without uncovering, and Julius III. made him sit by his side while
a dozen cardinals were standing. Charles V. made way for Titian;
and one day, when the brush dropped from the painter's hand,
Charles stooped and picked it up, saying, "You deserve to be
served by an emperor." Leo X. threatened with excommunication
whoever should print and sell the poems of Ariosto without the
author's consent. The same pope attended the deathbed of Raphael,
as Francis I. did that of Leonardo da Vinci.

Though Haydn once archly observed that he was loved and esteemed
by everybody except professors of music, yet all the greatest
musicians were unusually ready to recognise each other's
greatness. Haydn himself seems to have been entirely free from
petty jealousy. His admiration of the famous Porpora was such,
that he resolved to gain admission to his house, and serve him as
a valet. Having made the acquaintance of the family with whom
Porpora lived, he was allowed to officiate in that capacity.
Early each morning he took care to brush the veteran's coat,
polish his shoes, and put his rusty wig in order. At first
Porpora growled at the intruder, but his asperity soon softened,
and eventually melted into affection. He quickly discovered his
valet's genius, and, by his instructions, directed it into the
line in which Haydn eventually acquired so much distinction.

Haydn himself was enthusiastic in his admiration of Handel. "He
is the father of us all," he said on one occasion. Scarlatti
followed Handel in admiration all over Italy, and, when his name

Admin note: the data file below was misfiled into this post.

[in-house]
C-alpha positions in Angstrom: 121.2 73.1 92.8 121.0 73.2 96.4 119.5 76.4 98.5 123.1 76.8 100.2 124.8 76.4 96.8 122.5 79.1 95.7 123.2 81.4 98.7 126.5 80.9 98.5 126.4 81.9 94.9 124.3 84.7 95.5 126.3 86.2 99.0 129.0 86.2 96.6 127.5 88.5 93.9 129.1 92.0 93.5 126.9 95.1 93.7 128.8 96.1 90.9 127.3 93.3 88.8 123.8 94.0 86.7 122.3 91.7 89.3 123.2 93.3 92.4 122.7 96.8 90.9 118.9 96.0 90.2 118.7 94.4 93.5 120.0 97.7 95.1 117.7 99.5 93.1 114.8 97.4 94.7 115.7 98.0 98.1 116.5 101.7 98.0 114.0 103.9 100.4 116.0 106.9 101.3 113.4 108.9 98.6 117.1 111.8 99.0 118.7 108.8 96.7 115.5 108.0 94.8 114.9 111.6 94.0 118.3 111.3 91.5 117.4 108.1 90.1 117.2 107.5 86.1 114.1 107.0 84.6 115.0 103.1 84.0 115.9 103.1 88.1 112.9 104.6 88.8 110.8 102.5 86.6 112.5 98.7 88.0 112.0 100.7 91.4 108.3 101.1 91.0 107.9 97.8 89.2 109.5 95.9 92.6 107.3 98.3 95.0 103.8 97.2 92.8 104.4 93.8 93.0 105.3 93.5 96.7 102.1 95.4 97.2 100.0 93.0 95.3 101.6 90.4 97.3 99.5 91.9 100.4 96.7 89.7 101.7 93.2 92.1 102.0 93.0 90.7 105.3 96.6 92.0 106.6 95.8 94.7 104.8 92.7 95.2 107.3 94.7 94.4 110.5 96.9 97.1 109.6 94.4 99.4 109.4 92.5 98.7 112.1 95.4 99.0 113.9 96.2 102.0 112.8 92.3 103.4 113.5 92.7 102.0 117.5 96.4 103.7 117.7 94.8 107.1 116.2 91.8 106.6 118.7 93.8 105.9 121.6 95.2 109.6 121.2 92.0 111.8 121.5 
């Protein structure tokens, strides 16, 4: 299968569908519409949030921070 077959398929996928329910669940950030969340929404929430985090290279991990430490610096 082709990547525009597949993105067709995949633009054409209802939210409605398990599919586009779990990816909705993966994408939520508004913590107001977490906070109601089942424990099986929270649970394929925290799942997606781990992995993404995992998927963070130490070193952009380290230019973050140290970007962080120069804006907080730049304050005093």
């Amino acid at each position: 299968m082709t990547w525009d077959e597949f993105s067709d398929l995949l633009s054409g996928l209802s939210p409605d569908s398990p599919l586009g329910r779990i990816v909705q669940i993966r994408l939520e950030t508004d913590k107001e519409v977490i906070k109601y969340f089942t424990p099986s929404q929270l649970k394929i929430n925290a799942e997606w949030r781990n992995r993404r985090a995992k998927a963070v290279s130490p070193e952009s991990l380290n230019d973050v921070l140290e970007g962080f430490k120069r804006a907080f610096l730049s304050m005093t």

was mentioned, be crossed himself in token of veneration.
Mozart's recognition of the great composer was not less hearty.
"When he chooses," said he, "Handel strikes like the thunderbolt."
Beethoven hailed him as "The monarch of the musical kingdom."
When Beethoven was dying, one of his friends sent him a present of
Handel's works, in forty volumes. They were brought into his
chamber, and, gazing on them with reanimated eye, be exclaimed,
pointing at them with his finger, "There--there is the truth!"

Haydn not only recognised the genius of the great men who had
passed away, but of his young contemporaries, Mozart and
Beethoven. Small men may be envious of their fellows, but really
great men seek out and love each other. Of Mozart, Haydn wrote "I
only wish I could impress on every friend of music, and on great
men in particular, the same depth of musical sympathy, and
profound appreciation of Mozart's inimitable music, that I myself
feel and enjoy; then nations would vie with each other to possess
such a jewel within their frontiers. Prague ought not only to
strive to retain this precious man, but also to remunerate him;
for without this the history of a great genius is sad indeed....
It enrages me to think that the unparalleled Mozart is not yet
engaged by some imperial or royal court. Forgive my excitement;
but I love the man so dearly!"

Mozart was equally generous in his recognition of the merits of
Haydn. "Sir," said he to a critic, speaking of the latter, "if
you and I were both melted down together, we should not furnish
materials for one Haydn." And when Mozart first heard Beethoven,
he observed: "Listen to that young man; be assured that he will
yet make a great name in the world."

Buffon set Newton above all other philosophers, and admired him so
highly that he had always his portrait before him while he sat at